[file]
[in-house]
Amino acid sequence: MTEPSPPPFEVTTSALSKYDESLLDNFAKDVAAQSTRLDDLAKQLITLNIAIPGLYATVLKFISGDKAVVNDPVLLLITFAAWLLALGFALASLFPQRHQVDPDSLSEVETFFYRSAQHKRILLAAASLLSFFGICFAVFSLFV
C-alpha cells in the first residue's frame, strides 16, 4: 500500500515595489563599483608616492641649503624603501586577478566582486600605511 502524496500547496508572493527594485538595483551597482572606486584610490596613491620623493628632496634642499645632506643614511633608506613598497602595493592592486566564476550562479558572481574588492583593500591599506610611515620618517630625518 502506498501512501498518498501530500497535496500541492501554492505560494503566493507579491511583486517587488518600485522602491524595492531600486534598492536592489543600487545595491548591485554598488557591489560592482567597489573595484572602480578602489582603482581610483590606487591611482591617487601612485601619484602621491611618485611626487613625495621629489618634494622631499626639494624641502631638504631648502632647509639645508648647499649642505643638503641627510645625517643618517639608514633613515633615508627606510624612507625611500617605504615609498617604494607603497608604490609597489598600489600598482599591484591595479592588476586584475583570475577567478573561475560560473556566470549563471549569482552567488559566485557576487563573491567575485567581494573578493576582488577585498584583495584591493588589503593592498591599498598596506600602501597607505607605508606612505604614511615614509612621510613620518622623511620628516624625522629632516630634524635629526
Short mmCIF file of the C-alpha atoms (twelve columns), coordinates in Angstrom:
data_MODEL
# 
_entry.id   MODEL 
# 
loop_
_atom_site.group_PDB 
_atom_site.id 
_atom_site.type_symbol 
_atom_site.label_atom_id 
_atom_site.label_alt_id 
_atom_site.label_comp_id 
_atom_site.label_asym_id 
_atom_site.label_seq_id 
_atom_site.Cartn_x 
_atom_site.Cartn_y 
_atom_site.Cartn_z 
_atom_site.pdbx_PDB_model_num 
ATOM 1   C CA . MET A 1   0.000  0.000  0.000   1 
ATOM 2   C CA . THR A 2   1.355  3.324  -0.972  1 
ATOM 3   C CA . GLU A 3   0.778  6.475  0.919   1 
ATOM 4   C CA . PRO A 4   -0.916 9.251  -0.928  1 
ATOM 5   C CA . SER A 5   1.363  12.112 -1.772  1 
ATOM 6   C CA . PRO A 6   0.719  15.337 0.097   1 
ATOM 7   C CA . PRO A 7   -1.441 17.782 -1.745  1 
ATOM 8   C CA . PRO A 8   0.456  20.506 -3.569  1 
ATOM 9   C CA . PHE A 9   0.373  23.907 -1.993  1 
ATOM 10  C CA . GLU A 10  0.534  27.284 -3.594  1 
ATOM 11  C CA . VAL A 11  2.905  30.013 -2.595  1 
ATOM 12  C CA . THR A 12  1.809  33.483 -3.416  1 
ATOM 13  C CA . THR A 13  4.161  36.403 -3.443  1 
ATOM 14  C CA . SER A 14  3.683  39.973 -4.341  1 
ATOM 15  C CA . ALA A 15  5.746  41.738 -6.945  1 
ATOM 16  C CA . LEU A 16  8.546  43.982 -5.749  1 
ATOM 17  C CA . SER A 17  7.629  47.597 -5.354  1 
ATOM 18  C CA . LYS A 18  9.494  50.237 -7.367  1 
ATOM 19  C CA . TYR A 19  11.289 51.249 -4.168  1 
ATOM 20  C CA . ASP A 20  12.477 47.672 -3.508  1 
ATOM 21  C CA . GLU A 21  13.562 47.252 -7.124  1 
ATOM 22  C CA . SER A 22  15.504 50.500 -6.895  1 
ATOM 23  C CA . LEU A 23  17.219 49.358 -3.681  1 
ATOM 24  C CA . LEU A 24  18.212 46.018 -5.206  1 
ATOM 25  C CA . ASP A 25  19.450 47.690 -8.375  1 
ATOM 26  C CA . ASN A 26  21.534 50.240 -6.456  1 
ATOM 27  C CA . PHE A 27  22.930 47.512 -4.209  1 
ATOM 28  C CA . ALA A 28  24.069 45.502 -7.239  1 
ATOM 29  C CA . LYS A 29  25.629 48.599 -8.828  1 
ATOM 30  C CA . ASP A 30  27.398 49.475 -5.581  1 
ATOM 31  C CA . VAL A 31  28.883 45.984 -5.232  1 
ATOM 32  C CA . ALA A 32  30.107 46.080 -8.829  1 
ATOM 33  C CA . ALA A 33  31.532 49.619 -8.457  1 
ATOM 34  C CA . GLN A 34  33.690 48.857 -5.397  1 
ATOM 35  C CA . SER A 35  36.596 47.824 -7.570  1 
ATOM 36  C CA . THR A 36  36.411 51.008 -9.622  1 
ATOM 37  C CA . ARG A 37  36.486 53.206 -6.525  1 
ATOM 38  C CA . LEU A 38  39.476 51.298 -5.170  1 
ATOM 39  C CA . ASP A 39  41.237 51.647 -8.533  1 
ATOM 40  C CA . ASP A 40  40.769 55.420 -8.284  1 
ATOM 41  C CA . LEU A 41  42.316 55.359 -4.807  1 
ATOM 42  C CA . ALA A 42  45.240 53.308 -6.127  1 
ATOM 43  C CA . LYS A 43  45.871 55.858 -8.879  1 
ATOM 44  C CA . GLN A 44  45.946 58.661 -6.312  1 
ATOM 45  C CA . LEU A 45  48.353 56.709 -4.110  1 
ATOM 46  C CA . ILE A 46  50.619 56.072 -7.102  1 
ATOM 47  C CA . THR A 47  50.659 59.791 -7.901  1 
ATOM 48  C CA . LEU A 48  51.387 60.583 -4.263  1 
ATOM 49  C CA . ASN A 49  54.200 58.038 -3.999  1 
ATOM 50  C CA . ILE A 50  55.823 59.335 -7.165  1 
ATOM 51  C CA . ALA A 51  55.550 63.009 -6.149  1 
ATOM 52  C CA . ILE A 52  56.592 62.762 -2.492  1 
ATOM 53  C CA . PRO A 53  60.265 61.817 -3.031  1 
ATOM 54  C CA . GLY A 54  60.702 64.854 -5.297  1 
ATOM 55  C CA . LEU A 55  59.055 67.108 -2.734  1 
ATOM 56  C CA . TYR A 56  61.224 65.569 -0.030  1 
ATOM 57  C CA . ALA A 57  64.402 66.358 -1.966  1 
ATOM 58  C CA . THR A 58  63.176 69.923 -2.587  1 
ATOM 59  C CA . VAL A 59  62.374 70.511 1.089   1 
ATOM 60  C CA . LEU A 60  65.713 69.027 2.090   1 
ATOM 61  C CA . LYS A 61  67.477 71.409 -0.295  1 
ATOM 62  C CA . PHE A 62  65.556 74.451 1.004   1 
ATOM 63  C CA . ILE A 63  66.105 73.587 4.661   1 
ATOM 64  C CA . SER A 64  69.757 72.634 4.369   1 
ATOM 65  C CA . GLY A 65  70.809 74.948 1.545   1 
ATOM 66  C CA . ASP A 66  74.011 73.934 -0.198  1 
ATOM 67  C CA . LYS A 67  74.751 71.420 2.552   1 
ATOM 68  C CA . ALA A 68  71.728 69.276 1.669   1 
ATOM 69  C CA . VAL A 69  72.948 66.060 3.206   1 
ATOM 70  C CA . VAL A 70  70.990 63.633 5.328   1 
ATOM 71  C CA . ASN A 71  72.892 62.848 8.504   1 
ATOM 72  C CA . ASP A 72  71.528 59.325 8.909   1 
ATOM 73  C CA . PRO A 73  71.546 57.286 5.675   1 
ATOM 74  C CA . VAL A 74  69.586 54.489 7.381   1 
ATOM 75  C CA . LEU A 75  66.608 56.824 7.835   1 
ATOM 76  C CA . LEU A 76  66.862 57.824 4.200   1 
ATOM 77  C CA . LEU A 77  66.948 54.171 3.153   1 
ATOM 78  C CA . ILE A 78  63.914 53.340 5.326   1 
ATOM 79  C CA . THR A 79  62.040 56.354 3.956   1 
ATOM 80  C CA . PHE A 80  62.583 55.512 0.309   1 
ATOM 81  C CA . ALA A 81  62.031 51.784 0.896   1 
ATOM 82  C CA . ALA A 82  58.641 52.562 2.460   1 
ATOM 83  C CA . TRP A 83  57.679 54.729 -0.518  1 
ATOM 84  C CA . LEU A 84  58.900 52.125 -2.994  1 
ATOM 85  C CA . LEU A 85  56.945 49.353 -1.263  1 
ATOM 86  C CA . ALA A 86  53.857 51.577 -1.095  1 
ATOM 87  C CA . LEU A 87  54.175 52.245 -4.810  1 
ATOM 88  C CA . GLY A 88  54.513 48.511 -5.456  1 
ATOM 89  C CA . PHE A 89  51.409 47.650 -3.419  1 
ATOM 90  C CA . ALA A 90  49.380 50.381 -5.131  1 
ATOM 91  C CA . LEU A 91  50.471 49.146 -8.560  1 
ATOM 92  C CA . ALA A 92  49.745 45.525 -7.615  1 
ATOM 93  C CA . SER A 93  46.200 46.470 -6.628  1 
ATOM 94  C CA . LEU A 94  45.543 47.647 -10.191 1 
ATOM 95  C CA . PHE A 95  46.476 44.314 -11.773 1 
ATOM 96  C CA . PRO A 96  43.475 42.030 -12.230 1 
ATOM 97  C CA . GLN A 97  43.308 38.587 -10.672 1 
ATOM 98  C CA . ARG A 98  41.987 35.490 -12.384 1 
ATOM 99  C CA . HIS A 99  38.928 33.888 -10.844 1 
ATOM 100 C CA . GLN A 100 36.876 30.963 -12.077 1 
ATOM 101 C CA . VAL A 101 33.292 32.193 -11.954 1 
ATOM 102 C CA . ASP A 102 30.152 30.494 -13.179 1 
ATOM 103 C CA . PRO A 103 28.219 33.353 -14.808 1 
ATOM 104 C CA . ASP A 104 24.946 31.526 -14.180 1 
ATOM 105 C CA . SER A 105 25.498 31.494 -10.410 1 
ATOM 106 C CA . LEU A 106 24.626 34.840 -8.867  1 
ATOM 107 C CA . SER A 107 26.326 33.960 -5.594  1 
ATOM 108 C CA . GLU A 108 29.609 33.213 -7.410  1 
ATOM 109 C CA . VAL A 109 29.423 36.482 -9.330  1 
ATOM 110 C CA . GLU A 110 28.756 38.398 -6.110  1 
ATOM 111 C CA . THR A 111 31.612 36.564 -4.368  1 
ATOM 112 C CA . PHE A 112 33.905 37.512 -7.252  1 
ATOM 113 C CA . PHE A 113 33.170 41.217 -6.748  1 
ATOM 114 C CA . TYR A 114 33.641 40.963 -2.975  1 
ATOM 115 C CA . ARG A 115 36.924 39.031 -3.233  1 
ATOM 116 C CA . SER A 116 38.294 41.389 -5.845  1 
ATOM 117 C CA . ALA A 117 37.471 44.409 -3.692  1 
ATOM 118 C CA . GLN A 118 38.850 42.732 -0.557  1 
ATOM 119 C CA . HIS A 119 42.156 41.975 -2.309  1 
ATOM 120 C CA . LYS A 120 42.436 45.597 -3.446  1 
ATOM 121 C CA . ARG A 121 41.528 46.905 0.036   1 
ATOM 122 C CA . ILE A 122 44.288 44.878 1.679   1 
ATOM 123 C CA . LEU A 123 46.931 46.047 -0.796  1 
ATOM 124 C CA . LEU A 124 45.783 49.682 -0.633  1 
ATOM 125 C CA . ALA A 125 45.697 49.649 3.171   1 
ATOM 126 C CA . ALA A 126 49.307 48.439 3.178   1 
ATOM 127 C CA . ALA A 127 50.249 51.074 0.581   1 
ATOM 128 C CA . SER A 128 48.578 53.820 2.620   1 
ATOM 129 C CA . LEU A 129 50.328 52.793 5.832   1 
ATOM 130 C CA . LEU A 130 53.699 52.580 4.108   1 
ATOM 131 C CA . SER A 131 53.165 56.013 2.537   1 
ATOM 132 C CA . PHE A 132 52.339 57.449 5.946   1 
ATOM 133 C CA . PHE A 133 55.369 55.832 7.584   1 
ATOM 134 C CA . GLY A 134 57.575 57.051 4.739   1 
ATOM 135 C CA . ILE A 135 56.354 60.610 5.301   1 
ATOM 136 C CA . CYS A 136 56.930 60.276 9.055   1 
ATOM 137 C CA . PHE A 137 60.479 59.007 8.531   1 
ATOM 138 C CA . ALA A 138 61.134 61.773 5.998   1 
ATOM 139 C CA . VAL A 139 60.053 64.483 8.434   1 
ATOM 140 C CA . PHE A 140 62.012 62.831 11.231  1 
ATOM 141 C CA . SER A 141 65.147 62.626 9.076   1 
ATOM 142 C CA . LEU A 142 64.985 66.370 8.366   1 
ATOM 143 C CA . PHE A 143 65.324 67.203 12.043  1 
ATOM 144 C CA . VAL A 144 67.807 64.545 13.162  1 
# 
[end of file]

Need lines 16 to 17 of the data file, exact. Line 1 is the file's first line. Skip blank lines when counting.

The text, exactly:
_atom_site.label_asym_id 
_atom_site.label_seq_id 